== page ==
Sunday, July 25, 2010

Poem of the Week: "Mayakovsky," by Frank O'Hara

Tonight is the fourth season premiere of my favorite TV show, Mad Men. I love Mad Men because of its slow and deliberate construction of character and story. Everything about it feels more like a novel than a television show. In fact, I tend to think of the show as more of a literary work than a visual media product (although, the show is very pleasing to the eye as well). So to celebrate all things Mad Men, I am presenting a poem that was once read aloud by it's main character.

In the show's second season, the protagonist - the mysterious Don Draper - reads from Frank O'Hara's book, Meditations in an Emergency. In one episode, Draper (played by Jon Hamm) reads the last section of the poem "Mayakovsky," and it works perfectly. So imagine this wonderful poem being read by the soothing and seductive voice of Don Draper. Enjoy!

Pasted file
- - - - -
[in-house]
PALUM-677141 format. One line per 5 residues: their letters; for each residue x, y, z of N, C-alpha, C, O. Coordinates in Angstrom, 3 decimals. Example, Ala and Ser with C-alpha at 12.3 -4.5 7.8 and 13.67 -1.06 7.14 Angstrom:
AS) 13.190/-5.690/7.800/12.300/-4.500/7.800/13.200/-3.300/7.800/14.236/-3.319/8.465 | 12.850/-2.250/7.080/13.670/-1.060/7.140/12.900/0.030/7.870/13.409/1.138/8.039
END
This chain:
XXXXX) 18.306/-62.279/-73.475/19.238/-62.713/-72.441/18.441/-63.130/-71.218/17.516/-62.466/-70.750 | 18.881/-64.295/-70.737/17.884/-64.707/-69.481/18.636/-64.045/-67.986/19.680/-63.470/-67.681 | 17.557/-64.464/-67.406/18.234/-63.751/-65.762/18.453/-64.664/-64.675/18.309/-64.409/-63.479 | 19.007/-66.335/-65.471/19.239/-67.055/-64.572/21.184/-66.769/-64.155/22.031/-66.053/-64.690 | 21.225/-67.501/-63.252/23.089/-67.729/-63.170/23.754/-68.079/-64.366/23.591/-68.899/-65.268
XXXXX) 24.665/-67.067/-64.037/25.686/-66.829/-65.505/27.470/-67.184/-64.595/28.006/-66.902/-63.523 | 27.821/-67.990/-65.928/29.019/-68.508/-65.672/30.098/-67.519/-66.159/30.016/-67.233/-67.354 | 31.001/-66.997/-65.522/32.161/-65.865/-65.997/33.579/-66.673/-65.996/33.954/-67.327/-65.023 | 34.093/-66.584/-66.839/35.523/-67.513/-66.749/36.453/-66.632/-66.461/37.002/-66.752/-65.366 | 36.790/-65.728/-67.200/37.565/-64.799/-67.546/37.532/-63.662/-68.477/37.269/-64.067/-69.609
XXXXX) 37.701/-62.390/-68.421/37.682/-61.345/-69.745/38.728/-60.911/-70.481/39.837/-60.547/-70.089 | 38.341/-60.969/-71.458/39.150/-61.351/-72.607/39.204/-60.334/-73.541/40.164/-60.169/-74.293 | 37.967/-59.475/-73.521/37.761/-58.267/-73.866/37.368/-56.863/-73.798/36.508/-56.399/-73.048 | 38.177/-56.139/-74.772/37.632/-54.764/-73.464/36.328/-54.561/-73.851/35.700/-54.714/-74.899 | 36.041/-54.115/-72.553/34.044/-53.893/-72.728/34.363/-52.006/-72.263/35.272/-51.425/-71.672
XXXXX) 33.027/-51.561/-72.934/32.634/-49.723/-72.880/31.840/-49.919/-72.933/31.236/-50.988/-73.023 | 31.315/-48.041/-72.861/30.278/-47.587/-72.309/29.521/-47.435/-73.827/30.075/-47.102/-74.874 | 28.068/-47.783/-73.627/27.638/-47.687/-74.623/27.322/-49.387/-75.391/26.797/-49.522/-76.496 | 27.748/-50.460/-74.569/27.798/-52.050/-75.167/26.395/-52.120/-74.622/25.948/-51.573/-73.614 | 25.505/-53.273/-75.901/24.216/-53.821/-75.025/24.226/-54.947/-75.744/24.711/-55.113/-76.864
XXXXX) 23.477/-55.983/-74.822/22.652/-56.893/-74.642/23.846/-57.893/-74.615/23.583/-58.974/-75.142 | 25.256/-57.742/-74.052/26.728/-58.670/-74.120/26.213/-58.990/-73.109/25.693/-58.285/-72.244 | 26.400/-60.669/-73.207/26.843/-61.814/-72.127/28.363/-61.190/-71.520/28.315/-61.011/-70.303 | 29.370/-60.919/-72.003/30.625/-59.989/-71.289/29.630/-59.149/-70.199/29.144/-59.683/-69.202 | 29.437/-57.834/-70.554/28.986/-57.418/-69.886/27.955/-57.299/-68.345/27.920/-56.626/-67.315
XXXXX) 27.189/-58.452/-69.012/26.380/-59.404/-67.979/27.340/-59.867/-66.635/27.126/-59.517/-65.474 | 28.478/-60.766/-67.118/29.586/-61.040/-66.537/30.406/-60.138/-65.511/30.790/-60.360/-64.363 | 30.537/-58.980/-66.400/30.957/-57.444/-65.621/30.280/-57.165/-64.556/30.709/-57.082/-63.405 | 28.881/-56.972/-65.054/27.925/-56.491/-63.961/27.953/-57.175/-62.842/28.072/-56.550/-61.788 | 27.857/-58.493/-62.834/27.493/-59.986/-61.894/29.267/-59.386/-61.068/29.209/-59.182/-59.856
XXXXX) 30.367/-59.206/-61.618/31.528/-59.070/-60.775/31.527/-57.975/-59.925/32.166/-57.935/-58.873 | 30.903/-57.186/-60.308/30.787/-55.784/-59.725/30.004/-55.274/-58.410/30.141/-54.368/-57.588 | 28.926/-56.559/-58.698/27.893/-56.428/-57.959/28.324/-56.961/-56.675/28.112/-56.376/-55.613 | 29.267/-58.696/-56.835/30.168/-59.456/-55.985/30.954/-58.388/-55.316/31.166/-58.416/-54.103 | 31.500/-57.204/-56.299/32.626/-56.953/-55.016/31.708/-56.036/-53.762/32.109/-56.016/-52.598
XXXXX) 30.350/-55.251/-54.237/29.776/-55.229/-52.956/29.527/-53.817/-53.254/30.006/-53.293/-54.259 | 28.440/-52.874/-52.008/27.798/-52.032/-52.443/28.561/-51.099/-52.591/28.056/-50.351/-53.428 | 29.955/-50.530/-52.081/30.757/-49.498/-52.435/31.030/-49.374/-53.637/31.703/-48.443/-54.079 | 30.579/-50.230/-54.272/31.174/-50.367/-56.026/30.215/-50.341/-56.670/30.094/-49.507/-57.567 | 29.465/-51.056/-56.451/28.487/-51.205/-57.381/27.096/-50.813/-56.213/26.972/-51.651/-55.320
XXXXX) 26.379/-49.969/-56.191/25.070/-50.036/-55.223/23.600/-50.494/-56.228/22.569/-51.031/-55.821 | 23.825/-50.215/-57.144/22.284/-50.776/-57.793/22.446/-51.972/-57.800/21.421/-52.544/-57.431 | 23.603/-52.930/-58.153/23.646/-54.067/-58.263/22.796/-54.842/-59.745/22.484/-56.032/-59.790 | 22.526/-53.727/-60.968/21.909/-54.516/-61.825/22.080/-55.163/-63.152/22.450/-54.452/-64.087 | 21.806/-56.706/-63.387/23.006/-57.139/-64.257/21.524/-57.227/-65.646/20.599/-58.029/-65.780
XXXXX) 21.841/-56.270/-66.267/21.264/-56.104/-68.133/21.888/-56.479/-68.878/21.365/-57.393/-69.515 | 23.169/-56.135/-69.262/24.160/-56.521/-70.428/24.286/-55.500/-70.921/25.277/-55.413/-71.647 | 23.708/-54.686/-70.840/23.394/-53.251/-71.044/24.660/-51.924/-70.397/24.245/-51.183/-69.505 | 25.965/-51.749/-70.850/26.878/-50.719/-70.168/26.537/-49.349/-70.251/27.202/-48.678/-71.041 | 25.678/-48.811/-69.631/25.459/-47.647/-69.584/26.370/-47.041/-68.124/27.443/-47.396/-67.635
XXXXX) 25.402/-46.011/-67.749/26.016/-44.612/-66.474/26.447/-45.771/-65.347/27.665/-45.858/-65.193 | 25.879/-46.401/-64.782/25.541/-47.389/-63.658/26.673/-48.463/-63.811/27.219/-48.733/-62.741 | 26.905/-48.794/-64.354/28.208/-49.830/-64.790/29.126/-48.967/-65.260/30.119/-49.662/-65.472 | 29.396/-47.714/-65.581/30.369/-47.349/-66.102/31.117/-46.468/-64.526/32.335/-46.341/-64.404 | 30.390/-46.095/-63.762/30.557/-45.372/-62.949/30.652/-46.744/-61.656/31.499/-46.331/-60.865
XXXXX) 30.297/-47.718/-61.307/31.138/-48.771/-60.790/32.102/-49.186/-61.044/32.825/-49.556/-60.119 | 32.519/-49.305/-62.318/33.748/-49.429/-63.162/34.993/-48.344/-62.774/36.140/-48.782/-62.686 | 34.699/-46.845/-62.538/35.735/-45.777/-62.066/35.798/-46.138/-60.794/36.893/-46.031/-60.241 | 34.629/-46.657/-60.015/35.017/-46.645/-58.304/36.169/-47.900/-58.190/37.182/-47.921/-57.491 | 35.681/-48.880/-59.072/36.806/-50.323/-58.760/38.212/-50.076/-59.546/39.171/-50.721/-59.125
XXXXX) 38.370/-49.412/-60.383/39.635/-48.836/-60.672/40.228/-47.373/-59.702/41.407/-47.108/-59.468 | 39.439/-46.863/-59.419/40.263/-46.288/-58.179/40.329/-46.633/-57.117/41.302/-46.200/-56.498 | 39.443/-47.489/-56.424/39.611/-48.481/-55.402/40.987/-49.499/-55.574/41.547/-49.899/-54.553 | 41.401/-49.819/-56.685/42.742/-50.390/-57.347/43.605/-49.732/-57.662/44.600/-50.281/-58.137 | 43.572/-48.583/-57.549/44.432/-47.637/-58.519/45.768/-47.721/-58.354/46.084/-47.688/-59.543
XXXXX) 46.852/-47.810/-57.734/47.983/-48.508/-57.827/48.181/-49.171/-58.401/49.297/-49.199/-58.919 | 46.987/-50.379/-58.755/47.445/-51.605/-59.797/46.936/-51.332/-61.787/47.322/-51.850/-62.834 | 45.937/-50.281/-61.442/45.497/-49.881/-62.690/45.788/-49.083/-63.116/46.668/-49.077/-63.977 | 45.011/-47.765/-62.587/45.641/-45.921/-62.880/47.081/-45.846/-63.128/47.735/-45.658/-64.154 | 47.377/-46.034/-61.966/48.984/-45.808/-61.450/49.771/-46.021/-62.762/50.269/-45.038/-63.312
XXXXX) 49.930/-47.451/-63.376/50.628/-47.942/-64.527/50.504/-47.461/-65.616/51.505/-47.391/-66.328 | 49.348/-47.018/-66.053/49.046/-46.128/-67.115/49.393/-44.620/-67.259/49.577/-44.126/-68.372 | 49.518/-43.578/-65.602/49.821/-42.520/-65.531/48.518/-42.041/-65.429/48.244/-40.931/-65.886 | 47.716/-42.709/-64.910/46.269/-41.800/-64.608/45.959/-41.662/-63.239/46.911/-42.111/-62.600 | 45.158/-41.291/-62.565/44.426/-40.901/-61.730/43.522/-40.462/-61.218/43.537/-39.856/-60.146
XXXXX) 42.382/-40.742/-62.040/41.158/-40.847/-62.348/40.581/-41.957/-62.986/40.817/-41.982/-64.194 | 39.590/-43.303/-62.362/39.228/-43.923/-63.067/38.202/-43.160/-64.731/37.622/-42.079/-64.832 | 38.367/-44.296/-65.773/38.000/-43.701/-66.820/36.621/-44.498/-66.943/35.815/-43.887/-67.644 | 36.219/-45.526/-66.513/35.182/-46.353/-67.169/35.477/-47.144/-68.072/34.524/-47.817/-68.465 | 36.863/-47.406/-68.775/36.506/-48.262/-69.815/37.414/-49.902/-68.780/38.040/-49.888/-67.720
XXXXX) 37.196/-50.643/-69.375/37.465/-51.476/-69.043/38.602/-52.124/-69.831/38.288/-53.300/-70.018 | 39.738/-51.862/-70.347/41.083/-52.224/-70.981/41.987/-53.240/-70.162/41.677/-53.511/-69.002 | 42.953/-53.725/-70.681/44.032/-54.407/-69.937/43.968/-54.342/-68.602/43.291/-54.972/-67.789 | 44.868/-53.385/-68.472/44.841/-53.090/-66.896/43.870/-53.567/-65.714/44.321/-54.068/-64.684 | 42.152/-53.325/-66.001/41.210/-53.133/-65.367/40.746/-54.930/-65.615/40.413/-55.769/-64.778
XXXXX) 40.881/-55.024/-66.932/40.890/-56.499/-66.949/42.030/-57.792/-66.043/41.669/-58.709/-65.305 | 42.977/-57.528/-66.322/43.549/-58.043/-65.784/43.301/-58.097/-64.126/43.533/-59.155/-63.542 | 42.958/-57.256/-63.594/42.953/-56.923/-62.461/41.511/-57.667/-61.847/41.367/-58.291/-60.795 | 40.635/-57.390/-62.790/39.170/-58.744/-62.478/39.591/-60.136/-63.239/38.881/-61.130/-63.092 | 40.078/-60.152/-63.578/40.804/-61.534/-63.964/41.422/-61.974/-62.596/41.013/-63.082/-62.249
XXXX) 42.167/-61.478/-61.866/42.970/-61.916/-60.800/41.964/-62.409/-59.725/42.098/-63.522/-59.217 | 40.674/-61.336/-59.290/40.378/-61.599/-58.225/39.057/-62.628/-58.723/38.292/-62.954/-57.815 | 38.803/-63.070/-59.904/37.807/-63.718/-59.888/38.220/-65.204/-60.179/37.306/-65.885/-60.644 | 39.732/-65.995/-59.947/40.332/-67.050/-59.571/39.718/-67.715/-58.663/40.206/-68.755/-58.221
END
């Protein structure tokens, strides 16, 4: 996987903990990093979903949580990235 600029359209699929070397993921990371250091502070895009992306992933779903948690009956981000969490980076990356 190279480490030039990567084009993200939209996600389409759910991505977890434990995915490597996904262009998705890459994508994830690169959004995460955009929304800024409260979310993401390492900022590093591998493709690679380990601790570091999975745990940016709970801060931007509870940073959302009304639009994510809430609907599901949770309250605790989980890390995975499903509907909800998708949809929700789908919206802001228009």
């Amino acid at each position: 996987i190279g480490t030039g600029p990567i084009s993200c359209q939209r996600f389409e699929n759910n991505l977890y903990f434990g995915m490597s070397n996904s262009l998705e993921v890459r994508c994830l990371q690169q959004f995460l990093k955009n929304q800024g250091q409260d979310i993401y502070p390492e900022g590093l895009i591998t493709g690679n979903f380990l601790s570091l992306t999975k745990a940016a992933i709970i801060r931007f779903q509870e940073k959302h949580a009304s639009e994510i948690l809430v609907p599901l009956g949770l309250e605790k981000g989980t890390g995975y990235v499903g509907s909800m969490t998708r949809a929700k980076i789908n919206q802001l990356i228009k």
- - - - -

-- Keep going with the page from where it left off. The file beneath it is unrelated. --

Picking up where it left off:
Mayakovsky, by Frank O'Hara

My heart’s aflutter!
I am standing in the bath tub
crying. Mother, mother
who am I? If he
will just come back once
and kiss me on the face
his coarse hair brush
my temple, it’s throbbing!

then I can put on my clothes
I guess, and walk the streets.

I love you. I love you,
but I’m turning to my verses
and my heart is closing
like a fist.

Words! be
sick as I am sick, swoon,
roll back your eyes, a pool,

and I’ll stare down
at my wounded beauty
which at best is only a talent
for poetry.

Cannot please, cannot charm or win
what a poet!
and the clear water is thick

with bloody blows on its head.
I embrace a cloud,
but when I soared
it rained.

That’s funny! there’s blood on my chest
oh yes, I’ve been carrying bricks
what a funny place to rupture!
and now it is raining on the ailanthus
as I step out onto the window ledge
the tracks below me are smoky and
glistening with a passion for running
I leap into the leaves, green like the sea

Now I am quietly waiting for
the catastrophe of my personality
to seem beautiful again,
and interesting, and modern.

The country is grey and
brown and white in trees,
snows and skies of laughter
always diminishing, less funny
not just darker, not just grey.

It may be the coldest day of
the year, what does he think of
that? I mean, what do I? And if I do,
perhaps I am myself again.

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